Gunning for affective realism: Emotion, perception and police shooting errors

Research output: Contribution to journalArticlepeer-review


Affective realism, roughly the hypothesis that you “perceive what you feel”, has recently been put forward as a novel, empirically-backed explanation of police shooting errors. The affective states involved in policing in high-pressure situations result in police officers literally seeing guns even when none are present. The aim of this paper is to (i) unpack the implications of this explanation for assessing police culpability and (ii) determine whether we should take these implications at face value. I argue that while affective realism stands to diminish, if not eliminate, the moral and legal responsibilities of officers who have made shooting errors, the empirical data itself does not directly support such a radical rethink of police culpability.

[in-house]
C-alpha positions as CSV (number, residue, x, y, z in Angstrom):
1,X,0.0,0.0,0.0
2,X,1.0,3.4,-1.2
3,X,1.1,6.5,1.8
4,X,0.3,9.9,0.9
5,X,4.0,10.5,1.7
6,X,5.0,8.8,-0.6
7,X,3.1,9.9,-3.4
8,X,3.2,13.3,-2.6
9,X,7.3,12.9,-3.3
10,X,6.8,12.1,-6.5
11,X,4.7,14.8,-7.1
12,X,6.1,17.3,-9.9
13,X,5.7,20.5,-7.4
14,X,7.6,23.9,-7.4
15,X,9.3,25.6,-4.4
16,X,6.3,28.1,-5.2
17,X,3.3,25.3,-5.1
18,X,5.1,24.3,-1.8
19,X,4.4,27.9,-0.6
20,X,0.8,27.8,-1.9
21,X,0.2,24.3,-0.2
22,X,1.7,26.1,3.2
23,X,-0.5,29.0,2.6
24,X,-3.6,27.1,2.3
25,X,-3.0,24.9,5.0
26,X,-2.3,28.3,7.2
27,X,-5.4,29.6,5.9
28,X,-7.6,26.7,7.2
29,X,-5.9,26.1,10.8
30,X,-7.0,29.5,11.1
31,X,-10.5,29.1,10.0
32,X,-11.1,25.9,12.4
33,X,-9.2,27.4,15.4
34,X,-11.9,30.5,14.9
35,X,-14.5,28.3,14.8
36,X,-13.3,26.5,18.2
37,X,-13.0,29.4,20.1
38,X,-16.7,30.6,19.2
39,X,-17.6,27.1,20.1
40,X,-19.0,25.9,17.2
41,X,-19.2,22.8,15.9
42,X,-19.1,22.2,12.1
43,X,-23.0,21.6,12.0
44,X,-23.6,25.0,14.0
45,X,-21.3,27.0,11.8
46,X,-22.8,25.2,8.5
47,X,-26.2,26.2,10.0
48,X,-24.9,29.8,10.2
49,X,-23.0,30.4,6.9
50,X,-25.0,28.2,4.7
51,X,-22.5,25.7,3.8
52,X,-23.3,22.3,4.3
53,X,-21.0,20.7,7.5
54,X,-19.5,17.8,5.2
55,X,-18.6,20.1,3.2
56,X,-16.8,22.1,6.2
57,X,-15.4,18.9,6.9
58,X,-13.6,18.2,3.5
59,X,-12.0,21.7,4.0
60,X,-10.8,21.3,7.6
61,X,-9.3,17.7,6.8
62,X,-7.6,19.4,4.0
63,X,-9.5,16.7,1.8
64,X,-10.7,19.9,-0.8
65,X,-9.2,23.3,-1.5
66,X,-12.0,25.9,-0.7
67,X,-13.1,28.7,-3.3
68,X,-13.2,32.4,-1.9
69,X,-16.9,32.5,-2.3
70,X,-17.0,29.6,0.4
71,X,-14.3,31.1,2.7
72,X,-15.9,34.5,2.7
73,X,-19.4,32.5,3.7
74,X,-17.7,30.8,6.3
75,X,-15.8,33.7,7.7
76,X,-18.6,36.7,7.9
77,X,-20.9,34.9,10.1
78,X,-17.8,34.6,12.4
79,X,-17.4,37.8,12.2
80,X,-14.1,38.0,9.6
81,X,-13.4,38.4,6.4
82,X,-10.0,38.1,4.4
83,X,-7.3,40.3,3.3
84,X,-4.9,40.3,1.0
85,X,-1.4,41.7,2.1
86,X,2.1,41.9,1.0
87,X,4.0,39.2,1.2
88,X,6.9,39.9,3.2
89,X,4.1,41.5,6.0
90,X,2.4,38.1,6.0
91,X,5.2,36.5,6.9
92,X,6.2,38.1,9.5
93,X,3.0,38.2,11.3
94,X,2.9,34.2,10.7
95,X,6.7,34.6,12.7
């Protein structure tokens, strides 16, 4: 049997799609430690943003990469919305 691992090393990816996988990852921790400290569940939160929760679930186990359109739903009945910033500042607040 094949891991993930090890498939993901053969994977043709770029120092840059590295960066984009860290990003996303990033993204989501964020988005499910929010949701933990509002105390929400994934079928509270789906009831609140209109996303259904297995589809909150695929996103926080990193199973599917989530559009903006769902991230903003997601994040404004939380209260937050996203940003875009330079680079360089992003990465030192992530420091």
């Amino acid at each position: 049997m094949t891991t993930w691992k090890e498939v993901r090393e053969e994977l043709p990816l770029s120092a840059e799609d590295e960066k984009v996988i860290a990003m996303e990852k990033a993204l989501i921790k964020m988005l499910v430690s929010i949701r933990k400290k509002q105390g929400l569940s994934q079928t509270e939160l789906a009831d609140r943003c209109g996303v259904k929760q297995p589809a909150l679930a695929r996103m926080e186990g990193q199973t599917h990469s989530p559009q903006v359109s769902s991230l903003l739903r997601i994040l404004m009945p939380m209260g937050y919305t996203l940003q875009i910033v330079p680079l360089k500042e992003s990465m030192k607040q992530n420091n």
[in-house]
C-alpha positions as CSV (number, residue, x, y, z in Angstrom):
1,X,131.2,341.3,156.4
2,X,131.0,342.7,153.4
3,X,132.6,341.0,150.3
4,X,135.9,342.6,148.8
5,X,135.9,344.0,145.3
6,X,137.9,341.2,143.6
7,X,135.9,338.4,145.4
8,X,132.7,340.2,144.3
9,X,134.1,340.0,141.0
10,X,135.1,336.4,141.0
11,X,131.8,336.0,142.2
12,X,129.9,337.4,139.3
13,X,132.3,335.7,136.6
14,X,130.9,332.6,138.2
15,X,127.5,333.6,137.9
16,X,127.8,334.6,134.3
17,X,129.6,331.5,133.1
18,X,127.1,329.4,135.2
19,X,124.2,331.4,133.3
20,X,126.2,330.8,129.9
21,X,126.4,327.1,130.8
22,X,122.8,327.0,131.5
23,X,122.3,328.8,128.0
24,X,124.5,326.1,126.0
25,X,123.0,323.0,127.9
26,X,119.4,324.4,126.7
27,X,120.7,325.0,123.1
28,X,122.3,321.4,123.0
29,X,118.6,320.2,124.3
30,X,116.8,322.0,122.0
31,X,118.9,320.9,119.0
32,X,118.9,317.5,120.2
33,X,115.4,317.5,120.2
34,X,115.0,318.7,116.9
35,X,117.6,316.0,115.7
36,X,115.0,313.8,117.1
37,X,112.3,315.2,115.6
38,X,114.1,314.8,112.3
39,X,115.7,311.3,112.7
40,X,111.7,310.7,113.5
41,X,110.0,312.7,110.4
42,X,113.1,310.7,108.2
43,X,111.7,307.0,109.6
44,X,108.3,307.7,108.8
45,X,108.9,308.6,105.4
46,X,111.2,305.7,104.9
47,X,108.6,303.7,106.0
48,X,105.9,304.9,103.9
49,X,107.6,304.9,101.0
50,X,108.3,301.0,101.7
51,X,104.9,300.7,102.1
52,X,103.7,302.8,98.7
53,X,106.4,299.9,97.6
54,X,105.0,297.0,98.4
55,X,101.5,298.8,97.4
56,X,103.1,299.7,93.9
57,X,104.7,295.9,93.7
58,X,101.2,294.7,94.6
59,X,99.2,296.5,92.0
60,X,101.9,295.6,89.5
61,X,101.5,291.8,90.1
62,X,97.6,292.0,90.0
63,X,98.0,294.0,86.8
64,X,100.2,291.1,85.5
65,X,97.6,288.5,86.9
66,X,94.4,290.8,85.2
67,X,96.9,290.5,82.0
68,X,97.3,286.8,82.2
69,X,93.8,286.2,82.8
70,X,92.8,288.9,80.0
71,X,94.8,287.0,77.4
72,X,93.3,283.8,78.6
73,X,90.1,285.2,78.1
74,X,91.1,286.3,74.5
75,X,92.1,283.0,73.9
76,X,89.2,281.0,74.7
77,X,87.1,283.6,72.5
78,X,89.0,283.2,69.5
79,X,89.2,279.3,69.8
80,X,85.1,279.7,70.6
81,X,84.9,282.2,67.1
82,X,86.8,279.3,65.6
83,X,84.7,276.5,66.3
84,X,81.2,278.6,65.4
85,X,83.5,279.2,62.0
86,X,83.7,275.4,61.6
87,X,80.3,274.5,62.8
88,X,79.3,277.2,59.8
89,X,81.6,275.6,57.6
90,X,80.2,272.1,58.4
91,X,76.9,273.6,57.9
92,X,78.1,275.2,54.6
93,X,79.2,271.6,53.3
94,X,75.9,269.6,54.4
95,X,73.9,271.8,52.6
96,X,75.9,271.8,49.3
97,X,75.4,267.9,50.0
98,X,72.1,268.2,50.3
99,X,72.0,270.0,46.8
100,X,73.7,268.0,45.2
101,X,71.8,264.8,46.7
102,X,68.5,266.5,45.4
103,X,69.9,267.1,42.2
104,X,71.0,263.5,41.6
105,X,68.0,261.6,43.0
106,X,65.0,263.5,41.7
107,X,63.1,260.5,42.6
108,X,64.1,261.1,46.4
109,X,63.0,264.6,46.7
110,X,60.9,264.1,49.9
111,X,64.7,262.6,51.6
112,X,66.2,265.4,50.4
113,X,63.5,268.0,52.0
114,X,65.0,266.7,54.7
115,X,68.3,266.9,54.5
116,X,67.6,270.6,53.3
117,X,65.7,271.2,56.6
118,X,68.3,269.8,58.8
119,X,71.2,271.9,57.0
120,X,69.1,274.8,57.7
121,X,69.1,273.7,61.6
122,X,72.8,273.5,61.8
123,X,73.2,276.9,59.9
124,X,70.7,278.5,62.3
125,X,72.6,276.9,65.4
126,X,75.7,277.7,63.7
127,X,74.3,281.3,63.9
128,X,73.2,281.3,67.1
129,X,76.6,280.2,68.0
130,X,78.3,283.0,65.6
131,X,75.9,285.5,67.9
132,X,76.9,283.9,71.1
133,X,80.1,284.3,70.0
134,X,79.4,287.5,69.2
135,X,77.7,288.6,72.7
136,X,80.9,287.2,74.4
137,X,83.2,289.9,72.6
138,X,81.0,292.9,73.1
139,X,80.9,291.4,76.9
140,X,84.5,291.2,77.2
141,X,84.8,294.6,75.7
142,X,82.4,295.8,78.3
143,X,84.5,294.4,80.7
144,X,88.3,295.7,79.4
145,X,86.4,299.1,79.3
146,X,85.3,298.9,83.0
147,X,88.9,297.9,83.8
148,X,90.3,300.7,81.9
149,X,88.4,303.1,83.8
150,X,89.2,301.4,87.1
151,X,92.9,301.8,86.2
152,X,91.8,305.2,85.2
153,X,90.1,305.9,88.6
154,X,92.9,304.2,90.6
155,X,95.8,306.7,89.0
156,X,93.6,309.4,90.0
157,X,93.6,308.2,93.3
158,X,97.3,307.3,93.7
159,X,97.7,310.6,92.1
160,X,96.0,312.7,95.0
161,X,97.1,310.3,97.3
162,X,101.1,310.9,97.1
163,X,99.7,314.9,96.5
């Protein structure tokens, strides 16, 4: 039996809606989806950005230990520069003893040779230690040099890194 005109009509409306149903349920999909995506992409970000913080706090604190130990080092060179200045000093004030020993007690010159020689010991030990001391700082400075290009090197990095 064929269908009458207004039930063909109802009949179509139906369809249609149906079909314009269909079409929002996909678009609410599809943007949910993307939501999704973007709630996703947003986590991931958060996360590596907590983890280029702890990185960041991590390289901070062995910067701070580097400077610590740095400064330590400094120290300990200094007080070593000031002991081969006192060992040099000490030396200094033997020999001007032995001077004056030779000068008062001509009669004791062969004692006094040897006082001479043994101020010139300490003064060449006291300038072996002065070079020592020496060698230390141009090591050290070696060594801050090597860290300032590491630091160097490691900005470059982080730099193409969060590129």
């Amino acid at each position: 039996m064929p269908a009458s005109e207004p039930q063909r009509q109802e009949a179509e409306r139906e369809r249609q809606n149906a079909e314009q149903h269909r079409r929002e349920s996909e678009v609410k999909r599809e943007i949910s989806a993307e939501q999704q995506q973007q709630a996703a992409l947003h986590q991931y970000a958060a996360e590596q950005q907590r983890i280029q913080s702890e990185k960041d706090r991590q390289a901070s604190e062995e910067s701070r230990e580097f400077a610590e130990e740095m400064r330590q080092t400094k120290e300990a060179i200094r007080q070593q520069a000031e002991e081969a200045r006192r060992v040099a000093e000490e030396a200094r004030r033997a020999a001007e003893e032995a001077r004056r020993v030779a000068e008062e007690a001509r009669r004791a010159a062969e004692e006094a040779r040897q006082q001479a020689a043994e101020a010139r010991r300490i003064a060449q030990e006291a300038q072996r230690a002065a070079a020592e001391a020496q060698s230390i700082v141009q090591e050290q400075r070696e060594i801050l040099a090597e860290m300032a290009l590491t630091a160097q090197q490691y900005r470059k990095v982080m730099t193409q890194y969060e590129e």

Original languageEnglish
Pages (from-to)1-22
Number of pages22
JournalPhilosophical Psychology
Early online date10 Mar 2023
Publication statusPublished - 12 Mar 2023


  • Affective realism
  • Emotion
  • Predictive processing
  • Racism
  • Shooter bias


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